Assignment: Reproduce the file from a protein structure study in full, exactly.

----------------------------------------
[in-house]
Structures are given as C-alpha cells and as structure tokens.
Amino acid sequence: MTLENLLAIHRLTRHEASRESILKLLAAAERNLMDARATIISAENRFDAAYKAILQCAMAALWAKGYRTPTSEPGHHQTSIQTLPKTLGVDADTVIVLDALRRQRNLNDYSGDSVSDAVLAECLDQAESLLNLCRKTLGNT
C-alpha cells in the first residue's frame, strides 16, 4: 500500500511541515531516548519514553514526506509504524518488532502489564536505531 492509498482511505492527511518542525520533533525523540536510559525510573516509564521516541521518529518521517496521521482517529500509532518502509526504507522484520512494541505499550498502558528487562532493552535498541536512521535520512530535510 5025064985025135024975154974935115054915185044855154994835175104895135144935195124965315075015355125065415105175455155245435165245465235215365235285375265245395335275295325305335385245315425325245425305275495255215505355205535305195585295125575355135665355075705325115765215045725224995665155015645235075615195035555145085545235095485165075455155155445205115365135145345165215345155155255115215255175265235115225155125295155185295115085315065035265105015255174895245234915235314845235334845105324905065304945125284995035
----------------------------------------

[in-house]
Structures are given as C-alpha cells and as structure tokens.
Amino acid sequence: MTLENLLAIHRLTRHEASRESILKLLAAAERNLMDARATIISAENRFDAAYKAILQCAMAALWAKGYRTPTSEPGHHQTSIQTLPKTLGVDADTVIVLDALRRQRNLNDYSGDSVSDAVLAECLDQAESLLNLCRKTLGNT
C-alpha cells in the first residue's frame, strides 16, 4: 500500500511541515531516548519514553514526506509504524518488532502489564536505531 492509498482511505492527511518542525520533533525523540536510559525510573516509564521516541521518529518521517496521521482517529500509532518502509526504507522484520512494541505499550498502558528487562532493552535498541536512521535520512530535510 5025064985025135024975154974935115054915185044855154994835175104895135144935195124965315075015355125065415105175455155245435165245465235215365235285375265245395335275295325305335385245315425325245425305275495255215505355205535305195585295125575355135665355075705325115765215045725224995665155015645235075615195035555145085545235095485165075455155155445205115365135145345165215345155155255115215255175265235115225155125295155185295115085315065035265105015255174895245234915235314845235334845105324905065304945125284995035